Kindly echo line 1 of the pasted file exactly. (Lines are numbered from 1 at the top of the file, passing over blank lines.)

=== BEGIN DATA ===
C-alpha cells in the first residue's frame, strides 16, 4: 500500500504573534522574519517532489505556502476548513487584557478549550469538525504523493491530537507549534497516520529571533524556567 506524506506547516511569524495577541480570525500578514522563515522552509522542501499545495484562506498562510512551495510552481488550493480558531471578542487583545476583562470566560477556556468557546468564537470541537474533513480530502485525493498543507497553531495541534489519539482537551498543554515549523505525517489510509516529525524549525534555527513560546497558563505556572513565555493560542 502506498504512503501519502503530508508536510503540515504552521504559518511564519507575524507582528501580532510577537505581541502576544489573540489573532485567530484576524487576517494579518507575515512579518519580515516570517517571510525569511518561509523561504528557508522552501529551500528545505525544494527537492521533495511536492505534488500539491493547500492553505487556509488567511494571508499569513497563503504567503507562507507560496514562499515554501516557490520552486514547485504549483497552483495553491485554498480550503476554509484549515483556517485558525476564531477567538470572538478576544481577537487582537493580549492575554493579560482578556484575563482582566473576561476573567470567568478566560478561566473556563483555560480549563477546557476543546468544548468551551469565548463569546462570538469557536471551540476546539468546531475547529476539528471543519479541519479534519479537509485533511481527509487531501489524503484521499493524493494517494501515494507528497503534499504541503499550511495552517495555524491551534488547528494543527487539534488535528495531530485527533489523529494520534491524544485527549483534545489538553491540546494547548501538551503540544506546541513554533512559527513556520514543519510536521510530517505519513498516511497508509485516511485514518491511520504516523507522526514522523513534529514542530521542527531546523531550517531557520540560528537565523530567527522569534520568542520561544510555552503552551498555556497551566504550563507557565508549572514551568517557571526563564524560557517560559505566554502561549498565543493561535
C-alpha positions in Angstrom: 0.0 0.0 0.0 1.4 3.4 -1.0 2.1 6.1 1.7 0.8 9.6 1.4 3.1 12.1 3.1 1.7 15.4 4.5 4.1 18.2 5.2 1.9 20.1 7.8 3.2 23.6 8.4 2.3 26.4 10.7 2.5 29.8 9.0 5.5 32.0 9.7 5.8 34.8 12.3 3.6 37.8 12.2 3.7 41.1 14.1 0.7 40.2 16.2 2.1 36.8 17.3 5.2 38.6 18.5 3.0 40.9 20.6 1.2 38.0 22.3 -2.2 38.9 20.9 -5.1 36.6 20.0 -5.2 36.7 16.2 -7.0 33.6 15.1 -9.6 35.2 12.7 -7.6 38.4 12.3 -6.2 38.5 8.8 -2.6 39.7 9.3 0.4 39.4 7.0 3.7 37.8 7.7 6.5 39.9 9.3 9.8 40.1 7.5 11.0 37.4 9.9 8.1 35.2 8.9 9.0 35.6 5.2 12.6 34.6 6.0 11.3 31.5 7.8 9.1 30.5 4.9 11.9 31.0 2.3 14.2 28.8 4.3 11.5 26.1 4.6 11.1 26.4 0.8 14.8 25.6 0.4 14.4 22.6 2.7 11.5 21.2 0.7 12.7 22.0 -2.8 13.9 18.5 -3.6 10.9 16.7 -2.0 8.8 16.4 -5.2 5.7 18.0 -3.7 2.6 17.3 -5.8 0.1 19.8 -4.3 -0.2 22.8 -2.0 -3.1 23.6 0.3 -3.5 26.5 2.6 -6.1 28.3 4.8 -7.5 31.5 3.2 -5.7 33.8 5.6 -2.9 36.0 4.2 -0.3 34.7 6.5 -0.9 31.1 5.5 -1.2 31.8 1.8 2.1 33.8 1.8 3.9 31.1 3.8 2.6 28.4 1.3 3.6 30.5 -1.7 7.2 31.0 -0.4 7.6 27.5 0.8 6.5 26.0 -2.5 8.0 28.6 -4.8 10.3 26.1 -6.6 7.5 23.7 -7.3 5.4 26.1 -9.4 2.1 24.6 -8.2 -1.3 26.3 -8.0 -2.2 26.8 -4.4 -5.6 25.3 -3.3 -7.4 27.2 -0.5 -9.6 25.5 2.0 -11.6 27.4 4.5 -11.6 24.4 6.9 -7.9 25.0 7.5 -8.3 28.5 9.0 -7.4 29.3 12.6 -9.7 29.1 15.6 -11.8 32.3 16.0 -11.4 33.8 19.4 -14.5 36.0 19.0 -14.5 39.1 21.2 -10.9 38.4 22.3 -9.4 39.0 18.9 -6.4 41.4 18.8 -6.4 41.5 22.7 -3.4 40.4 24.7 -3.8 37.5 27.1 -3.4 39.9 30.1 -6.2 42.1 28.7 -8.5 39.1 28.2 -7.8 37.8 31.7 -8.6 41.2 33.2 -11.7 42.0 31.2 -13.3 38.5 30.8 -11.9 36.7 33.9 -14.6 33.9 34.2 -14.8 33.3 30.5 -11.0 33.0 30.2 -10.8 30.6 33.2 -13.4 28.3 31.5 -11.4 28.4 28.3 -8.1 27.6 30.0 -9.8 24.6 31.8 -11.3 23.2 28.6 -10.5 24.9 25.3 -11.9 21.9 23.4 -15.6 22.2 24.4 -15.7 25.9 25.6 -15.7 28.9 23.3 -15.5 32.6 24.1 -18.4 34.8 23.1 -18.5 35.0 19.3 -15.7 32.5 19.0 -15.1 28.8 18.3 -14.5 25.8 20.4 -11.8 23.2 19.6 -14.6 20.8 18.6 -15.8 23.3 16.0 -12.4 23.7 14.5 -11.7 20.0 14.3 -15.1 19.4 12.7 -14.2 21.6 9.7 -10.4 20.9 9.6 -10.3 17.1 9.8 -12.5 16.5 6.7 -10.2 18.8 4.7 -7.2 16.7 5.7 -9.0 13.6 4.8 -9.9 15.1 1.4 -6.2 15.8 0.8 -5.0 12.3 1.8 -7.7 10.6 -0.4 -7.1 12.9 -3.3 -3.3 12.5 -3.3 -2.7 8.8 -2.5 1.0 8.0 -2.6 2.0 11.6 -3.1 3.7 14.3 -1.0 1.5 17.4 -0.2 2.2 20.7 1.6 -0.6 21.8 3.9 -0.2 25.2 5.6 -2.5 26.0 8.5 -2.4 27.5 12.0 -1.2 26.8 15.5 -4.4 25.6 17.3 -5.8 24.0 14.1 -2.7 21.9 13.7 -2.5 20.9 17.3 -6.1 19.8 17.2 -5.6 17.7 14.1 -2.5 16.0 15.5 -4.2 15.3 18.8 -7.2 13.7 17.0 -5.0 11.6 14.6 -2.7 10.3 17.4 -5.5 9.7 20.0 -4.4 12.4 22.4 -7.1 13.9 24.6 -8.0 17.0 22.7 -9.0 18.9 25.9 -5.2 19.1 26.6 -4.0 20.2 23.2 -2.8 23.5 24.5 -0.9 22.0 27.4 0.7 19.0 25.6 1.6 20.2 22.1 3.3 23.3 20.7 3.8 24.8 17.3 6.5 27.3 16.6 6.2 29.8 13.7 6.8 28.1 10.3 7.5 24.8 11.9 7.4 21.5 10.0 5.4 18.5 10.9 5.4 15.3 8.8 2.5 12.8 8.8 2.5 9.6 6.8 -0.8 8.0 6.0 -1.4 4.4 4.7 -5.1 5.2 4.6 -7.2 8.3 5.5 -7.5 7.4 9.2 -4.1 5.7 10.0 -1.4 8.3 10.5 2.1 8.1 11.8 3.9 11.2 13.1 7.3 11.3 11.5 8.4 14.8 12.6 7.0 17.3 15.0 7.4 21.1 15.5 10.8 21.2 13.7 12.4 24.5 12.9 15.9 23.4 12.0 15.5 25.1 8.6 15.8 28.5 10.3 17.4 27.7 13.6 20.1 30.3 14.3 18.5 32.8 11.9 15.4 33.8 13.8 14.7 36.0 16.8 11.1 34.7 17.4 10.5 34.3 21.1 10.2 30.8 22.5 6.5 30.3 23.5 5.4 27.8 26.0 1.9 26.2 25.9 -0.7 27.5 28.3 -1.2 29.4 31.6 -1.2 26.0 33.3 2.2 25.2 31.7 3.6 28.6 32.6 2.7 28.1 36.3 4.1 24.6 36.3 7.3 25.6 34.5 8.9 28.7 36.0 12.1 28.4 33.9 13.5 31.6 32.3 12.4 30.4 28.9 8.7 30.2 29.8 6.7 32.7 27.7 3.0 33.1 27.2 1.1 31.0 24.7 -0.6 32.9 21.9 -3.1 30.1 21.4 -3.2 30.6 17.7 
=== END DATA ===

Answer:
C-alpha cells in the first residue's frame, strides 16, 4: 500500500504573534522574519517532489505556502476548513487584557478549550469538525504523493491530537507549534497516520529571533524556567 506524506506547516511569524495577541480570525500578514522563515522552509522542501499545495484562506498562510512551495510552481488550493480558531471578542487583545476583562470566560477556556468557546468564537470541537474533513480530502485525493498543507497553531495541534489519539482537551498543554515549523505525517489510509516529525524549525534555527513560546497558563505556572513565555493560542 502506498504512503501519502503530508508536510503540515504552521504559518511564519507575524507582528501580532510577537505581541502576544489573540489573532485567530484576524487576517494579518507575515512579518519580515516570517517571510525569511518561509523561504528557508522552501529551500528545505525544494527537492521533495511536492505534488500539491493547500492553505487556509488567511494571508499569513497563503504567503507562507507560496514562499515554501516557490520552486514547485504549483497552483495553491485554498480550503476554509484549515483556517485558525476564531477567538470572538478576544481577537487582537493580549492575554493579560482578556484575563482582566473576561476573567470567568478566560478561566473556563483555560480549563477546557476543546468544548468551551469565548463569546462570538469557536471551540476546539468546531475547529476539528471543519479541519479534519479537509485533511481527509487531501489524503484521499493524493494517494501515494507528497503534499504541503499550511495552517495555524491551534488547528494543527487539534488535528495531530485527533489523529494520534491524544485527549483534545489538553491540546494547548501538551503540544506546541513554533512559527513556520514543519510536521510530517505519513498516511497508509485516511485514518491511520504516523507522526514522523513534529514542530521542527531546523531550517531557520540560528537565523530567527522569534520568542520561544510555552503552551498555556497551566504550563507557565508549572514551568517557571526563564524560557517560559505566554502561549498565543493561535